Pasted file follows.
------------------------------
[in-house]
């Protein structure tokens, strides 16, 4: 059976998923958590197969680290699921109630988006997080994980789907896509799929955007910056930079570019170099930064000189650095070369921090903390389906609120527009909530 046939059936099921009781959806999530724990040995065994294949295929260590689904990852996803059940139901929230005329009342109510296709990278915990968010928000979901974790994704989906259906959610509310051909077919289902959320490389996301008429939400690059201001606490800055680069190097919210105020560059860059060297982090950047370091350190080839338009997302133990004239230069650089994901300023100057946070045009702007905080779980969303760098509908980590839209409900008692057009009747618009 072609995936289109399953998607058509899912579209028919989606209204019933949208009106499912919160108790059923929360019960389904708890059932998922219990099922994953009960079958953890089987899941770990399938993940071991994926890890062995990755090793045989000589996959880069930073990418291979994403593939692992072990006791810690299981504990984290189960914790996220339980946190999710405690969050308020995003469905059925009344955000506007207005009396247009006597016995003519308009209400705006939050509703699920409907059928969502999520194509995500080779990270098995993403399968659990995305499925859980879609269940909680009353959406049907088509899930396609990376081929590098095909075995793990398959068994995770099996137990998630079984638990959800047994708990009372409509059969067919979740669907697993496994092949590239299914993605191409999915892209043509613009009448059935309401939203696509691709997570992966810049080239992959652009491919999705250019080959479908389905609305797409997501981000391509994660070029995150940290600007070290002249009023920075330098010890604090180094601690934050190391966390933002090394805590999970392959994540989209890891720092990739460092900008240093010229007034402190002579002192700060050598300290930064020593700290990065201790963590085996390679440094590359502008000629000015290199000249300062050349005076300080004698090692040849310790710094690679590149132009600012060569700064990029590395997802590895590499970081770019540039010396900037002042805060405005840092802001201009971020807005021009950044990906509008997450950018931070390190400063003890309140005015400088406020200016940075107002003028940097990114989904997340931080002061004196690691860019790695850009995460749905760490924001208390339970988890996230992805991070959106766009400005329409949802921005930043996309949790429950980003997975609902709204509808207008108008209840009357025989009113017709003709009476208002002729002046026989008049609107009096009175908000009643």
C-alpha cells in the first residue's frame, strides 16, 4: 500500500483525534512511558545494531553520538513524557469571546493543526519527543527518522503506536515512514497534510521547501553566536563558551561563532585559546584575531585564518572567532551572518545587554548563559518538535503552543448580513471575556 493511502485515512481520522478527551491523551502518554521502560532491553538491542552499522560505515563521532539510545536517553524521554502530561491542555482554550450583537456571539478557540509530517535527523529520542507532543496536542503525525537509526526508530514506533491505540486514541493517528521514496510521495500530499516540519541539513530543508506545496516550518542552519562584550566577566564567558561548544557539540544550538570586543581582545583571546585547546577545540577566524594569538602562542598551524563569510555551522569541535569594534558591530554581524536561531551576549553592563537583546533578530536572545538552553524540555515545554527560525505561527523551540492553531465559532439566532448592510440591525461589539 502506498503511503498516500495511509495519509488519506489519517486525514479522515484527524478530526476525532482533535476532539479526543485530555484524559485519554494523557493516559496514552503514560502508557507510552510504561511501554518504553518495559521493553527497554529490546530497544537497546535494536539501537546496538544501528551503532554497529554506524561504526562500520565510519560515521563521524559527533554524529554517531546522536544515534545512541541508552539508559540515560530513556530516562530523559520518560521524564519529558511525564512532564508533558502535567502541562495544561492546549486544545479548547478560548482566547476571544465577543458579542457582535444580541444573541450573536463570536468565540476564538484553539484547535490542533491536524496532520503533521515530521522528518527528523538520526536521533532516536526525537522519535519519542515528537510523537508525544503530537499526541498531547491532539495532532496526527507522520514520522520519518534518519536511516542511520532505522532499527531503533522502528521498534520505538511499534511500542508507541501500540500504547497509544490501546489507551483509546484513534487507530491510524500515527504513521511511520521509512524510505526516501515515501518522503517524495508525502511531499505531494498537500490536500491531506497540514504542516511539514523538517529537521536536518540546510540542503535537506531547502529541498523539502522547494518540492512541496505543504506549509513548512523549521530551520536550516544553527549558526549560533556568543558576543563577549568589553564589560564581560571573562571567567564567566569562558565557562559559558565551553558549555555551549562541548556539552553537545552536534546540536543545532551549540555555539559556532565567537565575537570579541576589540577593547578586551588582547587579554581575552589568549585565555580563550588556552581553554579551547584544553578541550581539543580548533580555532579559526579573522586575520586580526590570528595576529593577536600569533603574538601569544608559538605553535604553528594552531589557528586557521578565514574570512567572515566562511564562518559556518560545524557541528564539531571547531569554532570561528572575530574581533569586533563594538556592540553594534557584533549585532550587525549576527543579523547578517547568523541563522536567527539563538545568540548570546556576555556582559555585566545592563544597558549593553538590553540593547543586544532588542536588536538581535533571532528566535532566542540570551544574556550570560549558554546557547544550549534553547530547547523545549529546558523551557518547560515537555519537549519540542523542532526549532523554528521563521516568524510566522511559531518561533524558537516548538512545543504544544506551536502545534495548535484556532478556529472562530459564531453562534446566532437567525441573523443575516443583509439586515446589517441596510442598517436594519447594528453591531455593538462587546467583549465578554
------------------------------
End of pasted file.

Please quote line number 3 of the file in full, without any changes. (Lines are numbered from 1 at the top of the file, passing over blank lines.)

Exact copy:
C-alpha cells in the first residue's frame, strides 16, 4: 500500500483525534512511558545494531553520538513524557469571546493543526519527543527518522503506536515512514497534510521547501553566536563558551561563532585559546584575531585564518572567532551572518545587554548563559518538535503552543448580513471575556 493511502485515512481520522478527551491523551502518554521502560532491553538491542552499522560505515563521532539510545536517553524521554502530561491542555482554550450583537456571539478557540509530517535527523529520542507532543496536542503525525537509526526508530514506533491505540486514541493517528521514496510521495500530499516540519541539513530543508506545496516550518542552519562584550566577566564567558561548544557539540544550538570586543581582545583571546585547546577545540577566524594569538602562542598551524563569510555551522569541535569594534558591530554581524536561531551576549553592563537583546533578530536572545538552553524540555515545554527560525505561527523551540492553531465559532439566532448592510440591525461589539 502506498503511503498516500495511509495519509488519506489519517486525514479522515484527524478530526476525532482533535476532539479526543485530555484524559485519554494523557493516559496514552503514560502508557507510552510504561511501554518504553518495559521493553527497554529490546530497544537497546535494536539501537546496538544501528551503532554497529554506524561504526562500520565510519560515521563521524559527533554524529554517531546522536544515534545512541541508552539508559540515560530513556530516562530523559520518560521524564519529558511525564512532564508533558502535567502541562495544561492546549486544545479548547478560548482566547476571544465577543458579542457582535444580541444573541450573536463570536468565540476564538484553539484547535490542533491536524496532520503533521515530521522528518527528523538520526536521533532516536526525537522519535519519542515528537510523537508525544503530537499526541498531547491532539495532532496526527507522520514520522520519518534518519536511516542511520532505522532499527531503533522502528521498534520505538511499534511500542508507541501500540500504547497509544490501546489507551483509546484513534487507530491510524500515527504513521511511520521509512524510505526516501515515501518522503517524495508525502511531499505531494498537500490536500491531506497540514504542516511539514523538517529537521536536518540546510540542503535537506531547502529541498523539502522547494518540492512541496505543504506549509513548512523549521530551520536550516544553527549558526549560533556568543558576543563577549568589553564589560564581560571573562571567567564567566569562558565557562559559558565551553558549555555551549562541548556539552553537545552536534546540536543545532551549540555555539559556532565567537565575537570579541576589540577593547578586551588582547587579554581575552589568549585565555580563550588556552581553554579551547584544553578541550581539543580548533580555532579559526579573522586575520586580526590570528595576529593577536600569533603574538601569544608559538605553535604553528594552531589557528586557521578565514574570512567572515566562511564562518559556518560545524557541528564539531571547531569554532570561528572575530574581533569586533563594538556592540553594534557584533549585532550587525549576527543579523547578517547568523541563522536567527539563538545568540548570546556576555556582559555585566545592563544597558549593553538590553540593547543586544532588542536588536538581535533571532528566535532566542540570551544574556550570560549558554546557547544550549534553547530547547523545549529546558523551557518547560515537555519537549519540542523542532526549532523554528521563521516568524510566522511559531518561533524558537516548538512545543504544544506551536502545534495548535484556532478556529472562530459564531453562534446566532437567525441573523443575516443583509439586515446589517441596510442598517436594519447594528453591531455593538462587546467583549465578554